Struggling for Control

Most people want to be in control.  They desire to be in control of a situation, their job, their spouse, their children, but what happens when we lose control in unpredictable situations? Think of an airplane that is late leaving?  Some people are cool, calm and collect when things change…but most are not.  Let’s just call me the second one, the one who doesn’t handle it well when plans change.

When I must deviate from the plan I immediately become stressed out. I start thinking of all the things this abrupt change will impact and therefore sometimes I panic.  I like to be in control.  A few months ago my husband and I adopted a teenage boy from foster care.  The process was really hard for me because almost everything about the process was out of my control.  If I had it my way I would have marched in the courthouse and demand that they sign the papers instead of letting them sit for 6 weeks on their desk, BUT it does not work that way in foster care.  

One day, after the adoption, my son lied to us…over and over again. He dug himself in a deep hole over brushing his teeth.  Now he has been told that in our house we do not lie.  If you forgot the task, then just go do the task and move one.  There is no punishment if you initially make a mistake, just don't lie about it. None of us are perfect, we forget things, just be truthful.  In the end, when he finally admitted he lied several times he was told his punishment. To say he was mad is an understatement.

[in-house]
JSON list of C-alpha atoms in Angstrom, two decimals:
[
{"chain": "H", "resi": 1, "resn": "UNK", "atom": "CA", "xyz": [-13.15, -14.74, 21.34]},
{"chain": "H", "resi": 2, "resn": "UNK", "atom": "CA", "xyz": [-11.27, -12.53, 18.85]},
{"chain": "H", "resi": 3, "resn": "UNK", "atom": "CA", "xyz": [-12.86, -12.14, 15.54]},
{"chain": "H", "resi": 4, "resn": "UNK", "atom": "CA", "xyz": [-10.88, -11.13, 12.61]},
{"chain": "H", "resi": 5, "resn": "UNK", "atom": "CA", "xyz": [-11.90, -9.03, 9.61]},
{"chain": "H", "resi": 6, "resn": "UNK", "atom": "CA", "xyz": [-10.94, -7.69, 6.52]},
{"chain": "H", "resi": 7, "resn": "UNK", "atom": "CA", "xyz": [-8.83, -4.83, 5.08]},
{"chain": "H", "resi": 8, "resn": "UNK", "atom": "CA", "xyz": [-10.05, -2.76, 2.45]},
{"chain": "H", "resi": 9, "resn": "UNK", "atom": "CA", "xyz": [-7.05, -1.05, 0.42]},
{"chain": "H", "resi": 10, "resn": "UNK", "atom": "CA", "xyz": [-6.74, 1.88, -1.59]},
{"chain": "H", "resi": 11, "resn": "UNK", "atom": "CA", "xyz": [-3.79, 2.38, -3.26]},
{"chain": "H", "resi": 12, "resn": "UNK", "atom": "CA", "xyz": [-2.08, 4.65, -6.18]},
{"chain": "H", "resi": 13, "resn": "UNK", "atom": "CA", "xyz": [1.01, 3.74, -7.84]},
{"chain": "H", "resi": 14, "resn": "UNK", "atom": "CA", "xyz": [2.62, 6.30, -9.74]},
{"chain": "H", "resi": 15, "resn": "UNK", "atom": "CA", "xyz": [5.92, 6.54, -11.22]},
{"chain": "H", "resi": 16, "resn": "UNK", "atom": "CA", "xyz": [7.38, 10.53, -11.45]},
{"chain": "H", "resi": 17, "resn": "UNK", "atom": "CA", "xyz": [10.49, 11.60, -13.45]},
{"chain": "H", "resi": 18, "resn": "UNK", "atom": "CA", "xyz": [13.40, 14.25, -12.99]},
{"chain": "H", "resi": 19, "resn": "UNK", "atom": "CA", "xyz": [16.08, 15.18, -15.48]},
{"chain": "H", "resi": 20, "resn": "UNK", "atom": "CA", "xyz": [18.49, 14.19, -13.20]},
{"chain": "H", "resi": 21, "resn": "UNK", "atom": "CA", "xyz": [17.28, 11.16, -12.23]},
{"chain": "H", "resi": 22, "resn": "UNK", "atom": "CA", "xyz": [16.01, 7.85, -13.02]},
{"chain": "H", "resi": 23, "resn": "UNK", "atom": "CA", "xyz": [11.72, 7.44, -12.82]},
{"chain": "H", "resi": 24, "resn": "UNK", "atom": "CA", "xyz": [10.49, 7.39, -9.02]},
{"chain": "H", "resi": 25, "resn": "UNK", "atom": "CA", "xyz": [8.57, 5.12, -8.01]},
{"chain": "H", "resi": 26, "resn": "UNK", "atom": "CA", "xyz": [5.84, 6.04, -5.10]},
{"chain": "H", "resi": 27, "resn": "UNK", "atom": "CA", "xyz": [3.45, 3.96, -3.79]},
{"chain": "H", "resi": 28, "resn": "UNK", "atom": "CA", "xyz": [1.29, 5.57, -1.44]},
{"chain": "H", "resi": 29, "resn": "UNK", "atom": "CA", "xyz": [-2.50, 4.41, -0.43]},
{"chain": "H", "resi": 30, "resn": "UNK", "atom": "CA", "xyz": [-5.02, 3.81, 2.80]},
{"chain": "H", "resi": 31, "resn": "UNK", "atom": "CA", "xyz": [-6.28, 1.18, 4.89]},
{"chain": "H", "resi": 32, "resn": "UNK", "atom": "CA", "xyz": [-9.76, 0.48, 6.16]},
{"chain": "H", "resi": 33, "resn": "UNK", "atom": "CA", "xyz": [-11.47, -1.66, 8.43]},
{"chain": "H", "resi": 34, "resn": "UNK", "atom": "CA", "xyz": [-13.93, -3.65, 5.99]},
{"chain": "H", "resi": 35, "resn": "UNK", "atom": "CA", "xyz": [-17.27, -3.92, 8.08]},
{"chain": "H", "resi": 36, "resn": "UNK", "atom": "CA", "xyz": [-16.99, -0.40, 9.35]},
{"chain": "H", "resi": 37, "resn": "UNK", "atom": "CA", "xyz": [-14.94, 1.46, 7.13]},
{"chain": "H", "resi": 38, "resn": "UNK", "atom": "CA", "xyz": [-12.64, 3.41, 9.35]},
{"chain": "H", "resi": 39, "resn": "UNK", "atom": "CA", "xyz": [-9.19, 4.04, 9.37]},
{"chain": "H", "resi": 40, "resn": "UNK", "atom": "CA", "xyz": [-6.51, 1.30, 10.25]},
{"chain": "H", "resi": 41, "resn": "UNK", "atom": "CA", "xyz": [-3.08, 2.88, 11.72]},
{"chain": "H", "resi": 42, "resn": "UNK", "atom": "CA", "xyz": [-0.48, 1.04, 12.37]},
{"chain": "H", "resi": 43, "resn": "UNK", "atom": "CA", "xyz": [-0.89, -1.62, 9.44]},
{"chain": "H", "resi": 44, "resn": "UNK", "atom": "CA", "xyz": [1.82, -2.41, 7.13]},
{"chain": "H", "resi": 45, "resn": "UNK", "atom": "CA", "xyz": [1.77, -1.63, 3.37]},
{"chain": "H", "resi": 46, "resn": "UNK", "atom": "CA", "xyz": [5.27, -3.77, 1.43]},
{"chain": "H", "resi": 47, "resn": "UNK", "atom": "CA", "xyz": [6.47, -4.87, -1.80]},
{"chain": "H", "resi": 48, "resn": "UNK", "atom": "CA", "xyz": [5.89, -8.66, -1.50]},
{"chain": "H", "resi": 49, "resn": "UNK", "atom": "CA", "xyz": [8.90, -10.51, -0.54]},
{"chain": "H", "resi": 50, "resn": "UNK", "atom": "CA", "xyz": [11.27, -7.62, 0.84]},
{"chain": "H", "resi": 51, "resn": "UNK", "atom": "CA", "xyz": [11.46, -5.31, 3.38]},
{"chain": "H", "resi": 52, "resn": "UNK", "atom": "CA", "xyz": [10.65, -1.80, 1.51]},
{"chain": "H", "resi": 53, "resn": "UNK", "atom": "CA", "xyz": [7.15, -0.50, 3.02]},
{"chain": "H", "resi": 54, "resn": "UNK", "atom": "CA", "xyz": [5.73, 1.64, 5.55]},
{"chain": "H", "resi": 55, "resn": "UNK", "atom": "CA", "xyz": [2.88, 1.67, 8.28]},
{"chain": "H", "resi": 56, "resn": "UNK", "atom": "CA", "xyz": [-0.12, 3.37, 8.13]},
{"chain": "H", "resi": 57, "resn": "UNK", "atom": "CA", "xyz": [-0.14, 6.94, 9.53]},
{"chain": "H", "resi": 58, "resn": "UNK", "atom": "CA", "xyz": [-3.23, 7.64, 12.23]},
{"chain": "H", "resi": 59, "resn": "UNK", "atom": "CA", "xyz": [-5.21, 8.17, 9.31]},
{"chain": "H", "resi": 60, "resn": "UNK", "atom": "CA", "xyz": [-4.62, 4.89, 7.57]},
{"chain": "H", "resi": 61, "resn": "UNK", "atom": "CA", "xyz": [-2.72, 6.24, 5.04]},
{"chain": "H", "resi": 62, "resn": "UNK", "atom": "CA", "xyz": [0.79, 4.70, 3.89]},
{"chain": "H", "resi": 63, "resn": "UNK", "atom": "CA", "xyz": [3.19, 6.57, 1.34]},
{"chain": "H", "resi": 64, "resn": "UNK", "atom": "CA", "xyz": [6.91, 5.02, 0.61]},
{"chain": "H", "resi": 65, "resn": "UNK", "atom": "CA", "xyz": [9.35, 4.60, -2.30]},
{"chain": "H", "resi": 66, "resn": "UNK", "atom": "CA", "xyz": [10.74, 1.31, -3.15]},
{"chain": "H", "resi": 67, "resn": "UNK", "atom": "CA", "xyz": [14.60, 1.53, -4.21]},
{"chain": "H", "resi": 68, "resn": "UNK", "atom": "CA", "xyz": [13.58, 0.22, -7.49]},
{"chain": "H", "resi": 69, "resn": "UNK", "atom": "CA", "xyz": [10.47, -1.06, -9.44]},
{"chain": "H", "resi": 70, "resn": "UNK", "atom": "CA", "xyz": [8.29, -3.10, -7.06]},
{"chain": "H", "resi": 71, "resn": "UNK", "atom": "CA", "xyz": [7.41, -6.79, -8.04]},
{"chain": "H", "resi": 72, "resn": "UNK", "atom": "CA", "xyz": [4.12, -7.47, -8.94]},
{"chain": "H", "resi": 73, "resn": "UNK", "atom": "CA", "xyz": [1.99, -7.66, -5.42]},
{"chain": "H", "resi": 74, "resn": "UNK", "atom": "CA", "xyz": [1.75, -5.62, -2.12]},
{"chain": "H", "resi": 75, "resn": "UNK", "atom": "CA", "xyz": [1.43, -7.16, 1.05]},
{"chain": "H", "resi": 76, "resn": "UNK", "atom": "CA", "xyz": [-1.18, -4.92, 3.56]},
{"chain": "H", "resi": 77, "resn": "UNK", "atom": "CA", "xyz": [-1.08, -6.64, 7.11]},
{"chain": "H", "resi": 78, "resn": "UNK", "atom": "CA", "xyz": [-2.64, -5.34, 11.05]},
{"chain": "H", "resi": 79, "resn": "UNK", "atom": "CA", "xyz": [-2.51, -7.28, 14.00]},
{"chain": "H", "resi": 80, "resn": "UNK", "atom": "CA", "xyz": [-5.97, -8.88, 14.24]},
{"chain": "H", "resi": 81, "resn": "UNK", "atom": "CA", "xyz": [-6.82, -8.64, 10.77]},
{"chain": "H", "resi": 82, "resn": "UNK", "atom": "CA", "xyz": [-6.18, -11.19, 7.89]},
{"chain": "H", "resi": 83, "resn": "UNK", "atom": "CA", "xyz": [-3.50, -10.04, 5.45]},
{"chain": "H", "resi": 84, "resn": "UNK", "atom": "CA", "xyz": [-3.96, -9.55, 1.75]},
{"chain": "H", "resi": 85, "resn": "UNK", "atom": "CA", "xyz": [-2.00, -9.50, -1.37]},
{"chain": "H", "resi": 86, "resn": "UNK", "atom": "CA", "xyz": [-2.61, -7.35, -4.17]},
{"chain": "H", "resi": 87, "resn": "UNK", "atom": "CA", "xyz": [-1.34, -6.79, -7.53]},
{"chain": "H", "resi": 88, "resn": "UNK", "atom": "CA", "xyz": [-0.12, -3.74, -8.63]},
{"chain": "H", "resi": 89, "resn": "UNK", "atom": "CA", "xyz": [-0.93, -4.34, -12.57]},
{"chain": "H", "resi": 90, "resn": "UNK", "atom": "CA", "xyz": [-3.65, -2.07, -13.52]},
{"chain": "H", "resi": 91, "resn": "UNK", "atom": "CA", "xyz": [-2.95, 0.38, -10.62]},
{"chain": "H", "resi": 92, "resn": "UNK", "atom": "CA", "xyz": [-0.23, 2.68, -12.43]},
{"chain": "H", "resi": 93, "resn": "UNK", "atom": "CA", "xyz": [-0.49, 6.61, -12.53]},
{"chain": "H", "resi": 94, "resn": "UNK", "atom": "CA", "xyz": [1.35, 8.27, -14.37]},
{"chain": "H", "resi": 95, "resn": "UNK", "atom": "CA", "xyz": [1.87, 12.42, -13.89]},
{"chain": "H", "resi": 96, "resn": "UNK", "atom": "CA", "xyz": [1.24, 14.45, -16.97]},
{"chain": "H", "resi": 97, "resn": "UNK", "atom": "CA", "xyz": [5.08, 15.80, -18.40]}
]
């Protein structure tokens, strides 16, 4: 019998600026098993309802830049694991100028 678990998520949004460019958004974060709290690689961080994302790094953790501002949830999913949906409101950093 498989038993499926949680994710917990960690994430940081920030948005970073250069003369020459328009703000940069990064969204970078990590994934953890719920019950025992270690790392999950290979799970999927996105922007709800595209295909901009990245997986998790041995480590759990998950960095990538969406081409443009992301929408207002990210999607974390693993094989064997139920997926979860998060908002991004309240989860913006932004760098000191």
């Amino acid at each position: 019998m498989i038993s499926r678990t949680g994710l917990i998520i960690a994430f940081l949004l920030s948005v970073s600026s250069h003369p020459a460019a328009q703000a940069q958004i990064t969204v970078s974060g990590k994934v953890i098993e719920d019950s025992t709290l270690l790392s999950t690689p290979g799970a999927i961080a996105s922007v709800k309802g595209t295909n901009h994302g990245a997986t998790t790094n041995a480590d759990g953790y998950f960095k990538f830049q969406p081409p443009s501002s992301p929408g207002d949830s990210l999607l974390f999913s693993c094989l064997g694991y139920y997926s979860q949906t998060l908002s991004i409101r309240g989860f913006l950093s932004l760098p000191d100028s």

He was mad at us for punishing him but he was even more angry with himself for lying.  After several conversations, he explained that lying was a way of control for him in the past.  He lied to prevent actions that may have occurred as a means to take control of his life.  I found this very intriguing the more he explained.  

He explained how he has never had control. No control over where he lived, if his birth father was around, whether or not he was in foster care, when he saw his brothers, when he moved homes or what school he attended.  He had no control over his environment, so he took control… he lied and had extreme behaviors until the family would kick him out. If he was in a home he liked he behaved for the most part.  He still tested their patience and was a chatterbox, but overall was a good kid.  

He explained how some my house rules didn’t allow him to have control.  So rather than get in a power struggle, we talked about it. I knew he hated brushing his teeth when he got up, he lied about it often, but I did not know it was because he hated how it made breakfast taste.  After talking we agreed he could do it after he ate.  It is not what I do, but I had to accept that different routines are okay.  Now, he doesn’t lie to us about it because he gets to do it when he wants to, after breakfast.  Through this process of giving him control I have become more intentional to give him choices.  Since he hates to shop, I buy him several shirts and tell him he can pick 2, or reject them all and I will shop again. It avoids an argument instead of me just buying the 2 I like and telling him what to wear.  

In MAPPs class they tell you to let the kids pick their bedding and backpack so they have some choice.  That to me was not hard but taking it a step further wasn’t something I had really thought through.  He is a teenager, he needs to gain control to learn how to make decisions.  Changing these little things with him has given him a sense of self-confidence I had not seen in him before.  

So as a parent, I lost some control, but it was more important that my loss became my child’s gain.  It taught him to compromise instead of arguing and for me to let go.  These kids come from hard places where all they have seen is the results of bad decisions.  Part of our job is to help them learn how to make good decisions and give them some control of their life.